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Federal civil rights complaint filed against Fayetteville fire chief

Ultimately the U.S. Equal Employment Opportunity Commission could step in if there's an appeal of the city's decision.

Posted: Jan. 23, 2018 7:20 PM
Updated: Jan. 23, 2018 7:35 PM

WAAY 31 is continuing to dig into the racially-charged controversy involving the "n" word happening inside Fayetteville's city government.

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Just over 24 hours ago, Travis handed a retirement letter backdated to Jan. 5. That date is one day before Travis's suspension was supposed to start.

The Dec. 15 police report reads Danny Travis was at Tammy's Outback Bar and Grill on Edison Street. Travis told police that's where a black man with a gun walked up. According to the report, the man told Travis to hand over his wallet. Travis said he was pistol whipped. According to the report, Travis suffered injuries.

He was left with blood running down his face. The report indicates Travis fought back, hitting the other man three times. That same night, Travis called 911. Travis told dispatch, he found a cell phone in the parking lot. He said that phone belonged to a "Devonte Pullen" who was at Tammy's Outback during the altercation.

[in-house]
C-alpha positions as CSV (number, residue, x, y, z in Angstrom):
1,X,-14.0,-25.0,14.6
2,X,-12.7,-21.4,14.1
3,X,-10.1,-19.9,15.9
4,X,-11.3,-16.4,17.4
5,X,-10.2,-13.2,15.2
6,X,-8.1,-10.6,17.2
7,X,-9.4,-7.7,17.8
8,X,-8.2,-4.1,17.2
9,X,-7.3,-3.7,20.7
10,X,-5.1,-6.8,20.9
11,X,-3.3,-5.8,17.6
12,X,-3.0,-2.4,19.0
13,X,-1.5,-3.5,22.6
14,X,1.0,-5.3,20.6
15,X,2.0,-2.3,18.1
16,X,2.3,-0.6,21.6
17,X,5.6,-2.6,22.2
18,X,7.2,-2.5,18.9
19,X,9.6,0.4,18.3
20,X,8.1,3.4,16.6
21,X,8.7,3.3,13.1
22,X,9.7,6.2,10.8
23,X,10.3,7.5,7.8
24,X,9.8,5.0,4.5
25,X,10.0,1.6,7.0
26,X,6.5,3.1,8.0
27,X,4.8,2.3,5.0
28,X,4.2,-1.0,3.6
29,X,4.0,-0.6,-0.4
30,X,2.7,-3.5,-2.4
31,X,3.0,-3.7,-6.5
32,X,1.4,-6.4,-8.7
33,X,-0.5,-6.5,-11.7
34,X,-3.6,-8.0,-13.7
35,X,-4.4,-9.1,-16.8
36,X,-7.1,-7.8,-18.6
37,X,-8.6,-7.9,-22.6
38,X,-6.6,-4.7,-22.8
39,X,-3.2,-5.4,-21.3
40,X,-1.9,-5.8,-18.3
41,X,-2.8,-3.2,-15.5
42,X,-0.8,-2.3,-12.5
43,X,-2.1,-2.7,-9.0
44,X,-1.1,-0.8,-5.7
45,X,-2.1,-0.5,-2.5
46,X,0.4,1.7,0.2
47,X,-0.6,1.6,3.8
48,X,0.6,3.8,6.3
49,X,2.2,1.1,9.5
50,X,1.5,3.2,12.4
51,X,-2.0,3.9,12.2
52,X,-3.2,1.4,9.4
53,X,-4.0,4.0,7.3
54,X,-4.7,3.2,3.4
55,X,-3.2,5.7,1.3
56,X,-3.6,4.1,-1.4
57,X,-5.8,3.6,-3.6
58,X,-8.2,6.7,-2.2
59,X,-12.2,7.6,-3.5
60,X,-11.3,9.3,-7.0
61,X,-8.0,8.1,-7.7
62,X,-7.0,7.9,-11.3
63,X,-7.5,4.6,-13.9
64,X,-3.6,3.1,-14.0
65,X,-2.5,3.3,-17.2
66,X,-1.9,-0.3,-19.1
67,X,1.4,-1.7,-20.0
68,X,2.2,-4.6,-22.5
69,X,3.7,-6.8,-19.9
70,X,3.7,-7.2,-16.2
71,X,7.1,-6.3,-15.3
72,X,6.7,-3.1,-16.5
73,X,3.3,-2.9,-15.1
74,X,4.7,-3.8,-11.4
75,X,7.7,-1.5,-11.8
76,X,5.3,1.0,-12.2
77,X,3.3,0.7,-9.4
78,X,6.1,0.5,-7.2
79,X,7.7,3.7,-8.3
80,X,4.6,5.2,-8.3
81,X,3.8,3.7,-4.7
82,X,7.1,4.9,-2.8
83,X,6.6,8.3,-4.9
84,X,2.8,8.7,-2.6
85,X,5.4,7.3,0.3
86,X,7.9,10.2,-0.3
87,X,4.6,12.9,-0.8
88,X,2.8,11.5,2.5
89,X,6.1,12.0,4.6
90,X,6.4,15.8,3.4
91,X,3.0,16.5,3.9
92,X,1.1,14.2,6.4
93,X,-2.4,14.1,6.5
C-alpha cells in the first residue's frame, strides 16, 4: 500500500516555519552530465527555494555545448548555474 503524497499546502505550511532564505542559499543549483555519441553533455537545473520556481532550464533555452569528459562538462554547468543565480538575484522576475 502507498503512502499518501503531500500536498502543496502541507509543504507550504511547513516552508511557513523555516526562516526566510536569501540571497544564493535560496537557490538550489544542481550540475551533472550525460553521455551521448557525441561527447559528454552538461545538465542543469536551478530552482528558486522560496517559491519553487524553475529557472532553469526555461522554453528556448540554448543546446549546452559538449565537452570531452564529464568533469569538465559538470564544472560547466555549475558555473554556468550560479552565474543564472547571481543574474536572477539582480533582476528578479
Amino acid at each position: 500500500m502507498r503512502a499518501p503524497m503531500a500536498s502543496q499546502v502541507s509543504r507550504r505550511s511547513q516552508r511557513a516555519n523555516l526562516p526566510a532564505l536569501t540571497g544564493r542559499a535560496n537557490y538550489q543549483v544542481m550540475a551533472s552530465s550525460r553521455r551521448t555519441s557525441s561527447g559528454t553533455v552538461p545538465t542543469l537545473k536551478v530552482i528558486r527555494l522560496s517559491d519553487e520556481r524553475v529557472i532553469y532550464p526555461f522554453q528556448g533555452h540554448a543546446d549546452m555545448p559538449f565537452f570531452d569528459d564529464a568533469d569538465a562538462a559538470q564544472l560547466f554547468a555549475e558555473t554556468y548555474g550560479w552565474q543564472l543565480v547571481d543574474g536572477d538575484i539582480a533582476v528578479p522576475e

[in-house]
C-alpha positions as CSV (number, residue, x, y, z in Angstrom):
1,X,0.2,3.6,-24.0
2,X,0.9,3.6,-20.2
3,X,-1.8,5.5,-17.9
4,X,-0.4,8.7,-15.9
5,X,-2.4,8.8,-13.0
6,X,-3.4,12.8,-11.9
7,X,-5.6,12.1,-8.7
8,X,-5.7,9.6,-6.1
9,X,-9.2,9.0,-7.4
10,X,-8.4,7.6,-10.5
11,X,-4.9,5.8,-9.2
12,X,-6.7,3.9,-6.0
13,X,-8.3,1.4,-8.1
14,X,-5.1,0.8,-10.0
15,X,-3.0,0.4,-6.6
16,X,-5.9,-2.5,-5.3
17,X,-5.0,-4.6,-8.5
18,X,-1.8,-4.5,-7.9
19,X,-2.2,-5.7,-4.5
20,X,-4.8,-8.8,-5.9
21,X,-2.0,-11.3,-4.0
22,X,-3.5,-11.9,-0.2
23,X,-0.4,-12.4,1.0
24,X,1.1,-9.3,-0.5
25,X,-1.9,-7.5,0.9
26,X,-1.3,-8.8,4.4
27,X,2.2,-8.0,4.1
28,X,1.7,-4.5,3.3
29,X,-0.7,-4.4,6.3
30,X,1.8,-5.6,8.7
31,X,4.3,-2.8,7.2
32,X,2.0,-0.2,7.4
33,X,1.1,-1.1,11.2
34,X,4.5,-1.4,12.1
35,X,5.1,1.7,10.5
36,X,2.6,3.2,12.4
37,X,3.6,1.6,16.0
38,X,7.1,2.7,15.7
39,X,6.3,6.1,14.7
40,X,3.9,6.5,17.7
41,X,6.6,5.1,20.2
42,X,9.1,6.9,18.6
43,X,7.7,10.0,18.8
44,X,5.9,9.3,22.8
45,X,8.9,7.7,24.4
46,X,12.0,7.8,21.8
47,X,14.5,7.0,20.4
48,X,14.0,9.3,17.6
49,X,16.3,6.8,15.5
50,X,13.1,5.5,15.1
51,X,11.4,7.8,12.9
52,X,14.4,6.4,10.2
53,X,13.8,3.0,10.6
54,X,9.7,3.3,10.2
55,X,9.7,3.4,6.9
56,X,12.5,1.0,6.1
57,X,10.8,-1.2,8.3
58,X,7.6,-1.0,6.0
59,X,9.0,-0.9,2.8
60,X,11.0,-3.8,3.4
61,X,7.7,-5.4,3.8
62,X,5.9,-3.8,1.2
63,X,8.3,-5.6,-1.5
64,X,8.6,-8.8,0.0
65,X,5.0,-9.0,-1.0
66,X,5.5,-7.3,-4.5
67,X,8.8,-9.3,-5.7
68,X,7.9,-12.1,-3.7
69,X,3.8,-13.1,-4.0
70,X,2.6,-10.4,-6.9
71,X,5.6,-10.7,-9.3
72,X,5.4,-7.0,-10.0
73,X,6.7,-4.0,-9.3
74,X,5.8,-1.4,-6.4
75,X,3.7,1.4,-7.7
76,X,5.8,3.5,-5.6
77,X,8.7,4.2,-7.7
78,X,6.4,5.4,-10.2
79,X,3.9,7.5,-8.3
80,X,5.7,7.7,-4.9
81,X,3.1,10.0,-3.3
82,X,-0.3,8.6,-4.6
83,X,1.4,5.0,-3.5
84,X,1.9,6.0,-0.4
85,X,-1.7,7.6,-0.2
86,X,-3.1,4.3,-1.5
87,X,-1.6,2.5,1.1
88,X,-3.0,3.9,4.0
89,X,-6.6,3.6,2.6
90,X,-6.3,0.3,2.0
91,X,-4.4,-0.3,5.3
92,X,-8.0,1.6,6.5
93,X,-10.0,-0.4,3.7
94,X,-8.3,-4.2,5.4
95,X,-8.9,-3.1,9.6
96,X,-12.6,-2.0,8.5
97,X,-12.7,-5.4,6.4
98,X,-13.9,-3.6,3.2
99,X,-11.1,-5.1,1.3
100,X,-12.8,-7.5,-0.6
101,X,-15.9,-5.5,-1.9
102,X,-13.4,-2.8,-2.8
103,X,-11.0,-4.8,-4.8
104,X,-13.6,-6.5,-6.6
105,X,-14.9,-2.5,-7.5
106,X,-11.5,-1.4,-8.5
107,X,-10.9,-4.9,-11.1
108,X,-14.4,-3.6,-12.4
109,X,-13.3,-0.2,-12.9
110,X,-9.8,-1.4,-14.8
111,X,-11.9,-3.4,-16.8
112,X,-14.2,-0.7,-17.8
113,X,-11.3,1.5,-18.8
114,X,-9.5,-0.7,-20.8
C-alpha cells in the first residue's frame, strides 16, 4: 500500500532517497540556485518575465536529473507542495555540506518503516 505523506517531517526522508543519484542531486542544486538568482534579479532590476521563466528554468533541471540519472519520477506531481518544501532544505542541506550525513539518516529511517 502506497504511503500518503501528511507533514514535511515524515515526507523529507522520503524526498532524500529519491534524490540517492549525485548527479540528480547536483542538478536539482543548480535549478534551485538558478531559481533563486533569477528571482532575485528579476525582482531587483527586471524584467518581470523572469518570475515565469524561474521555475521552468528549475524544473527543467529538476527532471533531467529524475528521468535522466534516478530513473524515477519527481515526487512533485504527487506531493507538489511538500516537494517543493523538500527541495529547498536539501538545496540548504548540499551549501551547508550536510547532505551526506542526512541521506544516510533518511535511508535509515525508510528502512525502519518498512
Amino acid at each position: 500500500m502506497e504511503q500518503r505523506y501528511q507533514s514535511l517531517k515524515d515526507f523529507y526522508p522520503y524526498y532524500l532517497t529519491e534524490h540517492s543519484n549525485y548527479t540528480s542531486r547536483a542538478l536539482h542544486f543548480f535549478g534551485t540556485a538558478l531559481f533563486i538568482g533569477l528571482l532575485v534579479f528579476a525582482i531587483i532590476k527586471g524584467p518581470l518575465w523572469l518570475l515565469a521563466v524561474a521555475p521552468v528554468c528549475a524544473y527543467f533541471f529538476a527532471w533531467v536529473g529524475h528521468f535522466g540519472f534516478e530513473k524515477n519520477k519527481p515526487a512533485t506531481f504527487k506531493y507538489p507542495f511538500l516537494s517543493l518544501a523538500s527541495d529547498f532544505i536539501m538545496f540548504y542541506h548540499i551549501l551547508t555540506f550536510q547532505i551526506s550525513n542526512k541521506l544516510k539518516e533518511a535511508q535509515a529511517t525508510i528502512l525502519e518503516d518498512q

During that 911 call, the report said Travis launched into a profanity-laced tirade about officer Austin McGee.

On Jan. 2, Police Chief Richard Howell told Officer McGee Travis made a racial slur, all caught on tape during a 911 call. Two days later, McGee filed a Title VI complaint.

WAAY 31 requested and paid for the 911 recording for Dec. 16. That's the date, the former fire chief called a black police officer the "n" word.

Now we're told the communications call center will let us know within seven days if they will hand that over. The federal Title VI complaint is a section of the Civil Rights Act of 1964. The section reads:

“No person in the United States shall on the grounds of race, color or national origin, be excluded from participation in, be denied the benefits of, or be subjected to discrimination under any program or activity receiving federal financial assistance.”

Ultimately the U.S. Equal Employment Opportunity Commission could step in, if there's an appeal of the city's decision.

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